All of us brides had our dresses made in town, but only some had sheer mesh bodices, studded with sequins and beads. All of us grooms wore rented tuxedoes, except Dmitri, the dandy, who splurged on silk at Modern Man.
Pasha had to climb nine flights to collect Lena, and when he arrived her mother demanded an old-fashioned ransom. “Five hundred rubles!” she boomed, and Pasha felt blindsided but also rather fortunate he’d thought to stop at the bank.
Nobody’s car was more audacious than Natasha and Ivan’s Hummer, a bulwark of white against the Soviet past. Most of us had plastic ring ornaments on our hoods, but theirs was so huge it had to go on the roof, a glimmering beacon for many blocks, barely clearing the railway bridge by the river.
Everyone liked posing on the chaises in the wedding palace lobby, but Mariana liked it the most. As a girl, she’d been a gifted ballerina, and now she arched her spine and extended her leg backward, her swan pose having never looked better. On her chest a great jewel buzzed, like a bulb just before it goes out. She’d always been like that, even as a girl, forever on the verge of being over.
Sasha and Katya had the first appointment, and the other Sasha and Katya had the last. The other Katya was privately relieved because she’d always felt safer doing something new after everyone else had tried it.
We went in two by two as we were called, never ahead of schedule or behind. Sergey, who was always sober, was the drunkest when his ceremony began. Anya’s brothers had brought him bottles as gifts and kept demanding he make a toast. “To stability!” he finally hollered, noodling to the side. There were tons of brothers, maybe five, all wasted in some way themselves, and every time we turned around one of them was clobbering him with a hug.
In the registration room, the government official stood in stilettos under the double-headed eagle and spoke plangently of family and forbearance. This was a surprise: we’d expected a bureaucratic drag. But she was good, very theatrical. Some of us even got tears in our eyes when she presented us with our licenses. We stepped forward; we tried to act proper and mature. We signed our names as formally as we could, and then we kissed, the more nostalgic of us holding longer, trying to shore up the memory with our youth, the more complacent already rushing ahead—to drive the city, to dine, to dance.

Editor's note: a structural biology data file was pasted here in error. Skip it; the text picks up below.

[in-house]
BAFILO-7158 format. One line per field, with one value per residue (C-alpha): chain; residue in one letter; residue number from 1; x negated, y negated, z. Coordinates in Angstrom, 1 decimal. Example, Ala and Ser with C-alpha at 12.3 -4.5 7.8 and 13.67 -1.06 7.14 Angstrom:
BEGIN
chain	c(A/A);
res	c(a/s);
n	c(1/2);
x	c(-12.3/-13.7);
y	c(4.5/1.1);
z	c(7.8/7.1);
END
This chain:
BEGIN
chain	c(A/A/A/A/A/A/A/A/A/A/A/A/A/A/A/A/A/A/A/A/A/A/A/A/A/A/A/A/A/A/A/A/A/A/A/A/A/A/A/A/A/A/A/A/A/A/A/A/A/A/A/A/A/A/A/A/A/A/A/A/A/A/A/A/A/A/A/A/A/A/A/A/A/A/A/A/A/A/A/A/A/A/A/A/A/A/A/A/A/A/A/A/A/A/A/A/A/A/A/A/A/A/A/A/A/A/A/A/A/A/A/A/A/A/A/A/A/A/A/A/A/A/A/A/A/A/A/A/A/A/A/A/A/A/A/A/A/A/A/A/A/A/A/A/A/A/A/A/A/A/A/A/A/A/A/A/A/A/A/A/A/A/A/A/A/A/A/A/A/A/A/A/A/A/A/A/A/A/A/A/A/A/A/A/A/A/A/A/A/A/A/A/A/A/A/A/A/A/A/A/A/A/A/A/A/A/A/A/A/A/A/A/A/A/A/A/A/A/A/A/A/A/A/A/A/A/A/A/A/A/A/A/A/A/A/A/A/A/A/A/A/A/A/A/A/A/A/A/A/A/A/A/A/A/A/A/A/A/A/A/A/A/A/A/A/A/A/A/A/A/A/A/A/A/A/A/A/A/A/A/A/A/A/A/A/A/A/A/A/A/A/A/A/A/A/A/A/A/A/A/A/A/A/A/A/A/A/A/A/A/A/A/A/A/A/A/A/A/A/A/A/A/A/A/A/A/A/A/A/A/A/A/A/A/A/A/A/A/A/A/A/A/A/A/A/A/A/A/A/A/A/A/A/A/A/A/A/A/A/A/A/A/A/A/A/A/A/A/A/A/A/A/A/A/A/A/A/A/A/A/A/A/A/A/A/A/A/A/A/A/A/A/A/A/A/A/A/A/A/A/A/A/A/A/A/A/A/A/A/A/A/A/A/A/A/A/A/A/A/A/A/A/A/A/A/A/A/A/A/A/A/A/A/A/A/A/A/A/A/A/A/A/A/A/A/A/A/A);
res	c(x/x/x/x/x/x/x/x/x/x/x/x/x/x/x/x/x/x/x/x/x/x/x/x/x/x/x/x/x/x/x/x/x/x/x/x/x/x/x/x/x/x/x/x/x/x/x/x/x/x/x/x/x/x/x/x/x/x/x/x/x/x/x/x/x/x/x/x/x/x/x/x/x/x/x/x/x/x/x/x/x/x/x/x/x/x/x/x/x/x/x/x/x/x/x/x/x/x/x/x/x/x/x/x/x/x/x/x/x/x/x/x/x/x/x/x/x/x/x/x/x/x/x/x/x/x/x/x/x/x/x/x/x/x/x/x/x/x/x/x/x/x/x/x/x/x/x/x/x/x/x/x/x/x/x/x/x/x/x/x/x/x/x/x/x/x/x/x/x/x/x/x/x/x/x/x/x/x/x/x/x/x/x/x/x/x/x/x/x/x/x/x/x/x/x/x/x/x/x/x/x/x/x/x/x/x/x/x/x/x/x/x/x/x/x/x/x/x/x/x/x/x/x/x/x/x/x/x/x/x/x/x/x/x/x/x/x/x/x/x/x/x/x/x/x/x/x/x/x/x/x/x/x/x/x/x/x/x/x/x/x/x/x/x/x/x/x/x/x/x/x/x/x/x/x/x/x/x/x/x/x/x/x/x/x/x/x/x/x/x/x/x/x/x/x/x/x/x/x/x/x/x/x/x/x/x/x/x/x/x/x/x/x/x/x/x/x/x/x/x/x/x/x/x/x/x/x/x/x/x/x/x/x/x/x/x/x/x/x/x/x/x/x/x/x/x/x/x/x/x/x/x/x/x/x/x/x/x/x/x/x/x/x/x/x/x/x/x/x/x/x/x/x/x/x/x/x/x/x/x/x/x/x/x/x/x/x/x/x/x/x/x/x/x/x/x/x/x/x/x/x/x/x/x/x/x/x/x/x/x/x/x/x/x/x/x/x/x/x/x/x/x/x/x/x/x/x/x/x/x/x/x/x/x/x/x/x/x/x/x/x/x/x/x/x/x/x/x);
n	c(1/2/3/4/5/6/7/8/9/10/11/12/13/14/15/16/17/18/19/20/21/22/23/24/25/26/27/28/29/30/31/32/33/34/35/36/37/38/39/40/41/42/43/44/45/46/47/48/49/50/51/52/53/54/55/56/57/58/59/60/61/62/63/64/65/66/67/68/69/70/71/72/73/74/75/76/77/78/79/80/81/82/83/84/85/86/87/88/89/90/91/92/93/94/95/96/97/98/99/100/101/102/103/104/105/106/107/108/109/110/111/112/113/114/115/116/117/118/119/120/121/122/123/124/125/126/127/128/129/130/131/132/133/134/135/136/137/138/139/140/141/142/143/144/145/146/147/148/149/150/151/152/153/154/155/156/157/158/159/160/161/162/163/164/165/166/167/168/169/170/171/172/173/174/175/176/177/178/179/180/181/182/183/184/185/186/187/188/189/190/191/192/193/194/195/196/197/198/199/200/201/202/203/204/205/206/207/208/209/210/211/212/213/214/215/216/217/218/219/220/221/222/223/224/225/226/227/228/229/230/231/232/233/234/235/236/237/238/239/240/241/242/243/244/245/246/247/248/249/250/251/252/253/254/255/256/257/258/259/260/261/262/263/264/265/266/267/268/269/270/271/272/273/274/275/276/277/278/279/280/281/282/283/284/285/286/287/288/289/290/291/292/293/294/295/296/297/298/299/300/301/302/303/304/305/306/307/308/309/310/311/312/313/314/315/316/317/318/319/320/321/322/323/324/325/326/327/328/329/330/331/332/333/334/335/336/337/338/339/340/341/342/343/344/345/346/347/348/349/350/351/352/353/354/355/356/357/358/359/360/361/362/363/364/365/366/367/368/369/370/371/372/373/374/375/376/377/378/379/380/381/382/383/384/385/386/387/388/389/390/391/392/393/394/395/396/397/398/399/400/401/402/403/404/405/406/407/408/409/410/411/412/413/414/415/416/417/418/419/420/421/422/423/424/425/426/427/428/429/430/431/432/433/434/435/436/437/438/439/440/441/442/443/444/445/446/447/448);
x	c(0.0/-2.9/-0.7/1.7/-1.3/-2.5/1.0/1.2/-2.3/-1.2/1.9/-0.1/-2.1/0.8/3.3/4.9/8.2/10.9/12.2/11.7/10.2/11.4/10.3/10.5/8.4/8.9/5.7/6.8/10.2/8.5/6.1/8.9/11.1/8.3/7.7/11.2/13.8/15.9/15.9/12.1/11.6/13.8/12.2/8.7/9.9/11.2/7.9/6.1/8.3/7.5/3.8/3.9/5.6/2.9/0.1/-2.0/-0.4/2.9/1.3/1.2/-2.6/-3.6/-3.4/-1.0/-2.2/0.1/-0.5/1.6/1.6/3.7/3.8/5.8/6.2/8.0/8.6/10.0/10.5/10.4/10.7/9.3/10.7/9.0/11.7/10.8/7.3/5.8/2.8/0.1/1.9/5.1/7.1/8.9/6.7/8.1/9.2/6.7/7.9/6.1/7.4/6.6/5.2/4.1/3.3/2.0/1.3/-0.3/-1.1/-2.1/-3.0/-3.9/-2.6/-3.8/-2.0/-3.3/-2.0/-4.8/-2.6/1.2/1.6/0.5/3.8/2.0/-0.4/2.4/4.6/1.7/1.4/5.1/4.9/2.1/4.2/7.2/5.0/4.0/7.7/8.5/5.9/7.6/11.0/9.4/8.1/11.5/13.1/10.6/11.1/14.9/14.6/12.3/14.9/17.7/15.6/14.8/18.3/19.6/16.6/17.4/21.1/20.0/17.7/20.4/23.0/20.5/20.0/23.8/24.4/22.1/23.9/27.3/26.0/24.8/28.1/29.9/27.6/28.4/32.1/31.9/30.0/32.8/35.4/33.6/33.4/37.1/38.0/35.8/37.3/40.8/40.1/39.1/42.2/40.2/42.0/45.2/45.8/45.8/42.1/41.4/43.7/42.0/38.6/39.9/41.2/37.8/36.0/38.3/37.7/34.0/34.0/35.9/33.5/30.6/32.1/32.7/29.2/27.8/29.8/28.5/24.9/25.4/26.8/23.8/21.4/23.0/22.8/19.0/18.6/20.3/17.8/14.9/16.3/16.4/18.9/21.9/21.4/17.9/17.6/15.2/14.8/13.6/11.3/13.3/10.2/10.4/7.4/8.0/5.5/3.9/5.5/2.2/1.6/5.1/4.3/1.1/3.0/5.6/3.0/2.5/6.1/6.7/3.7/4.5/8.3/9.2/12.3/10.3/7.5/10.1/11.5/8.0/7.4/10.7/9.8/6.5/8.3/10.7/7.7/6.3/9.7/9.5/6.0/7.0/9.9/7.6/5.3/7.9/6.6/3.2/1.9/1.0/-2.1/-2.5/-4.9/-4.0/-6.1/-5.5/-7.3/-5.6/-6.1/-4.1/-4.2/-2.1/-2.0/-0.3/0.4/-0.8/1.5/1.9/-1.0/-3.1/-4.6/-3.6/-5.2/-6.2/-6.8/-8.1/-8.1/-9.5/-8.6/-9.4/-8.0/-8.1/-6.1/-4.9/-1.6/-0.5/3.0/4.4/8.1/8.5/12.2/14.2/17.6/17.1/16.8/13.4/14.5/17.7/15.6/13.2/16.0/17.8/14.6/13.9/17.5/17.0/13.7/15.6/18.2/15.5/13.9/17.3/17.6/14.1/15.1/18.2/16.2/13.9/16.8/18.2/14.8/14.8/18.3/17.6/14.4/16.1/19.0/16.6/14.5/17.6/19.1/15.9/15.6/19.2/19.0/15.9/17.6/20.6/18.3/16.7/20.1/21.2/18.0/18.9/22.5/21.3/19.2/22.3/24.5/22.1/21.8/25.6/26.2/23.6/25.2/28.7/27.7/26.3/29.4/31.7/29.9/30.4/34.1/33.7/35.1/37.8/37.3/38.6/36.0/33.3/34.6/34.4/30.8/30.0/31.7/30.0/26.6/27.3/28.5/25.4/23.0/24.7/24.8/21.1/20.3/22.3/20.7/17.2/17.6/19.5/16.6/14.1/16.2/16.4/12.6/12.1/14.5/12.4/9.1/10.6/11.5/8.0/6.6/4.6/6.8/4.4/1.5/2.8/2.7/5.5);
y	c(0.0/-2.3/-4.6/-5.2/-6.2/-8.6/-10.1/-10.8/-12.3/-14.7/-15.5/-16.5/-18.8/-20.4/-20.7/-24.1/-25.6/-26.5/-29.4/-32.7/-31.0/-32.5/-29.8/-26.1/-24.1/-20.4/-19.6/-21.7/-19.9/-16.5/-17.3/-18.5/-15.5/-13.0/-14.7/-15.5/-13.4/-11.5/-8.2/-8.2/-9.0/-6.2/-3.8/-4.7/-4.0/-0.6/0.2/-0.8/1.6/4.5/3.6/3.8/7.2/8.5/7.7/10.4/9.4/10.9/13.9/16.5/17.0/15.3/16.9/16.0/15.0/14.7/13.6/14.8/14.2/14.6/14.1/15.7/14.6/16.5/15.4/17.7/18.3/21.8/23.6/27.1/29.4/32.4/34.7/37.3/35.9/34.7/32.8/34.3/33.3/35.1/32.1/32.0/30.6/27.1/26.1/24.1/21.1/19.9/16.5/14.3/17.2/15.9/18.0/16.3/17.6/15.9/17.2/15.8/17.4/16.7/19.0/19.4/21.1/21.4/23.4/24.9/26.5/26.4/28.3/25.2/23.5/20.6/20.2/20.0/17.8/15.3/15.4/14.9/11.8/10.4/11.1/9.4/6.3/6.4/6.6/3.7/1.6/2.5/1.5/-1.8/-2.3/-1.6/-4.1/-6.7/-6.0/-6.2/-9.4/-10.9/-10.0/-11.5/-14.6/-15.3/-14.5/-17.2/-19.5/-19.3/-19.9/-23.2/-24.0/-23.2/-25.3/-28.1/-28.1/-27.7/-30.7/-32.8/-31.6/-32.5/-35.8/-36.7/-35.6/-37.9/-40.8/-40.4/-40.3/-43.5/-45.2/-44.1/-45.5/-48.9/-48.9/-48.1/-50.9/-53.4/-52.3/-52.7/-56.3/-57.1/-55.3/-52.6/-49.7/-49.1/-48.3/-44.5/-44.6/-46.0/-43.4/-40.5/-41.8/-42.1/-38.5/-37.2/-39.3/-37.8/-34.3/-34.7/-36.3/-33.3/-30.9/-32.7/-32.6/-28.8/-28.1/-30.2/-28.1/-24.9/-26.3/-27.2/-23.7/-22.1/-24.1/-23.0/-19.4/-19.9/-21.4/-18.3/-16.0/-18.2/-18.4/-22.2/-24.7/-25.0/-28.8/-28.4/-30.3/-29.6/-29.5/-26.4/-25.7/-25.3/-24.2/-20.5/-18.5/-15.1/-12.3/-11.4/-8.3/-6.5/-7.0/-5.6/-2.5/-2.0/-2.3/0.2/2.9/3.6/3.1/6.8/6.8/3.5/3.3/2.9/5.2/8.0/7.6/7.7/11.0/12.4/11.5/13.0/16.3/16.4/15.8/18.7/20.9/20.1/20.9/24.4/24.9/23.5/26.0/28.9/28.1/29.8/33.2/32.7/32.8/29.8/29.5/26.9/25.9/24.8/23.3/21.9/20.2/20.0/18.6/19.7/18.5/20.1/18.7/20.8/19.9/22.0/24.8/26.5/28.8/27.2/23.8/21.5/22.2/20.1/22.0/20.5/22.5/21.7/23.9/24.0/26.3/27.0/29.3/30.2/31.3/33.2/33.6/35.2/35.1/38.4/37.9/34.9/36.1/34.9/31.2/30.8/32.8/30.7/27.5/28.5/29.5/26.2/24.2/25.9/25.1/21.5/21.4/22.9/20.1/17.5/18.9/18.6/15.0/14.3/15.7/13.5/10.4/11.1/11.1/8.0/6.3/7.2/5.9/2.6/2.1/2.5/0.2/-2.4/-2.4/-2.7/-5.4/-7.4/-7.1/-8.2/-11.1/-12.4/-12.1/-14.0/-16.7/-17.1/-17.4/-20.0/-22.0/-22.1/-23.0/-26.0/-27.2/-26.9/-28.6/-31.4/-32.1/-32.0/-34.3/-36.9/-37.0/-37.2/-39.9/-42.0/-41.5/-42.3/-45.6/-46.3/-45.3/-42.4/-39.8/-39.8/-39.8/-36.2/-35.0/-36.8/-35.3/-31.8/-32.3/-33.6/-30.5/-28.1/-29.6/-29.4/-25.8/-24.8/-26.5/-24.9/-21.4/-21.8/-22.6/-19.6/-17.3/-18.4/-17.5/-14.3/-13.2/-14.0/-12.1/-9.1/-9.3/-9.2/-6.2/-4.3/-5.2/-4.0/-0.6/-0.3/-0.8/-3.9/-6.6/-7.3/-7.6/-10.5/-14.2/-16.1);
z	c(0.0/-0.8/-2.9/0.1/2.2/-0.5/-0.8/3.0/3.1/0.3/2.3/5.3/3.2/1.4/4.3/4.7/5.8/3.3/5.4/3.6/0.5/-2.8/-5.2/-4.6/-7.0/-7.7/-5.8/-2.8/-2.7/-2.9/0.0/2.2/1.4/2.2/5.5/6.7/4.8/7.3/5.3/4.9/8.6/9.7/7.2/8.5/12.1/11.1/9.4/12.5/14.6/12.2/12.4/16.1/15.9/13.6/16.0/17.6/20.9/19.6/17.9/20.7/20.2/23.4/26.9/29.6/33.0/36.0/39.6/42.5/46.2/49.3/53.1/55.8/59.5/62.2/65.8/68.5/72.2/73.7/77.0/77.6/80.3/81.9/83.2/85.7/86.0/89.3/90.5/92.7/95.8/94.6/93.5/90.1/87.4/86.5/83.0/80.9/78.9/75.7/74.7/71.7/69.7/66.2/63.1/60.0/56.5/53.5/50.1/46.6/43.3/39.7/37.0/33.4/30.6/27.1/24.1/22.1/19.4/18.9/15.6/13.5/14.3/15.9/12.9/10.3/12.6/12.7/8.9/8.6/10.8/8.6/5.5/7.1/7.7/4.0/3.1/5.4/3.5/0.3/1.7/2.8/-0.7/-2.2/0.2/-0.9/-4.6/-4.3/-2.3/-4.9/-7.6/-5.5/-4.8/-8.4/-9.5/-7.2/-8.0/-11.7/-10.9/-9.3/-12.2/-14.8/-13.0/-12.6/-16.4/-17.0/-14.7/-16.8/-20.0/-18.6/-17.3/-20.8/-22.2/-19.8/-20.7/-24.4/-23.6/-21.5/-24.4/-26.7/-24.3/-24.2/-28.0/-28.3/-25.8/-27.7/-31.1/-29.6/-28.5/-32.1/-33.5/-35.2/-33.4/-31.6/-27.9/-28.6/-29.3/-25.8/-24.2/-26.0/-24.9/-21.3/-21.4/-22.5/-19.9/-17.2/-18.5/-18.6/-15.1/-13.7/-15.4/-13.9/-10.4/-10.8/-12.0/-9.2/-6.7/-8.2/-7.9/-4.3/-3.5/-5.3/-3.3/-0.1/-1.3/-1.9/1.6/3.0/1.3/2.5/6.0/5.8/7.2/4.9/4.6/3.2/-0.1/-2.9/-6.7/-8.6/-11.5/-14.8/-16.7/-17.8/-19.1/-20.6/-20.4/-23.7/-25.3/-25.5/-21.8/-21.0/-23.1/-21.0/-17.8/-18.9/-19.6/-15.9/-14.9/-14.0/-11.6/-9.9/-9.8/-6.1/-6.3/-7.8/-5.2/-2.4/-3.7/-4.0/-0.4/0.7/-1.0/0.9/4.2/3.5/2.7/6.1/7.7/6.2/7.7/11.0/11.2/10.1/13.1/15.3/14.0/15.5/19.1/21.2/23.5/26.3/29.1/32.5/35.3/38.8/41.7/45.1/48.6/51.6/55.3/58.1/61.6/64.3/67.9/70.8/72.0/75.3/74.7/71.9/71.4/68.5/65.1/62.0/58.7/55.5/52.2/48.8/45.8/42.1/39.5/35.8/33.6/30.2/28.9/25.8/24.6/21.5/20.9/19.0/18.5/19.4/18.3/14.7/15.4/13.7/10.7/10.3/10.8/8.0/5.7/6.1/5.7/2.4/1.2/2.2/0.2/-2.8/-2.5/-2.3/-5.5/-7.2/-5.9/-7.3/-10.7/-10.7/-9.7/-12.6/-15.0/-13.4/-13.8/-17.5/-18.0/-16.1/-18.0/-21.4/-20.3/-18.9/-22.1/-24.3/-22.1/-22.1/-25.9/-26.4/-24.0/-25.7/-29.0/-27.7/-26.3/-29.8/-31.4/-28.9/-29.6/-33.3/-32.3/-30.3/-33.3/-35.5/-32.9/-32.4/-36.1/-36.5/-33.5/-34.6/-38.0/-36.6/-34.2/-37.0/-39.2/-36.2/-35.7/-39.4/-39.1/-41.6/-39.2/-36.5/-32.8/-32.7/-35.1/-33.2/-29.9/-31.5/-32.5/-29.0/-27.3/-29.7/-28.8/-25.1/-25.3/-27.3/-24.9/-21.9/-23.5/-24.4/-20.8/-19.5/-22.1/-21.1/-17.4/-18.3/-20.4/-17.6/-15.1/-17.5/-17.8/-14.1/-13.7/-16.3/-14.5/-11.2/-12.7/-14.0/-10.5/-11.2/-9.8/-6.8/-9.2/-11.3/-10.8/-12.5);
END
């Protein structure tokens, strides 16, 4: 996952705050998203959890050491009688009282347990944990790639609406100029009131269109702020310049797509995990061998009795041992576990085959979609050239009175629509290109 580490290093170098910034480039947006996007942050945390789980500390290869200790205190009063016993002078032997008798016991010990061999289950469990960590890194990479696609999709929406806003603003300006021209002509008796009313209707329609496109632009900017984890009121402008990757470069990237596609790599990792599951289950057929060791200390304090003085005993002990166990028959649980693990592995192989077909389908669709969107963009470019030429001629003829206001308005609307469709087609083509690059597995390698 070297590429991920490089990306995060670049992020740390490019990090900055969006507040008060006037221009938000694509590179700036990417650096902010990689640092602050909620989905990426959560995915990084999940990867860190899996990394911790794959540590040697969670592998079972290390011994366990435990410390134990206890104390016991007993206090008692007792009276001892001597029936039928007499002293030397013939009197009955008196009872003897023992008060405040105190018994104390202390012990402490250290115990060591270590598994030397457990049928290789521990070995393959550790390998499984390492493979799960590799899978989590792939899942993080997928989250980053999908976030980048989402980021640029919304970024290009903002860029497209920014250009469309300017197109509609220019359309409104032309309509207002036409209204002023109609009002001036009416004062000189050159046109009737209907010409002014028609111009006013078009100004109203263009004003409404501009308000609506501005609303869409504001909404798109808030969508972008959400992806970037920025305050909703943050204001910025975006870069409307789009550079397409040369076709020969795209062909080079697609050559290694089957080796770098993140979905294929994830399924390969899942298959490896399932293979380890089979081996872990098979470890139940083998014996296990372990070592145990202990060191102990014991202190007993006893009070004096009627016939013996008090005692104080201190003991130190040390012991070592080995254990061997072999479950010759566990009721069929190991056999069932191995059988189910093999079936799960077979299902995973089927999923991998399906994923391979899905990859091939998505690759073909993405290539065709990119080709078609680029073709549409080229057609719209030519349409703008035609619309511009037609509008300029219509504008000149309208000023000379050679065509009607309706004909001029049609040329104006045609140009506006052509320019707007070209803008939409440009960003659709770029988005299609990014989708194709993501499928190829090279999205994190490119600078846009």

We made a splendid cavalcade in our limousines, honking our ring-tone horns at stray passersby and especially at each other. At the war monument we lay red carnations in memory of our nation’s fallen heroes, though Yura and Sveta, who spoke of Pushkin like a friend, went a step further and brought a poem in a frame.
The first Katya and Sasha embraced atop the BT-7, while Andrei and Stasya took the less flammable T-34. By nightfall, every memorial tank in Krasnoyarsk had been photographed with newlyweds, and the other Katya, whose penchant for cosmic thinking usually tripped her into free falls of despair, on that vaunted Friday in June happily thought of us all as her other selves: we infinite pairs, moving about the city, embarking on parallel lives we might have swapped had we held different places in queue.
We, her fellow luminaries, her comrades—though of course that’s a word we don’t use anymore.
Katherine Hill’s fiction has appeared or is forthcoming in n+1, Colorado Review, The Common, Philadelphia Stories, and Word Riot. She lives in Philadelphia and is nearing the completion of her first novel. (1/2012)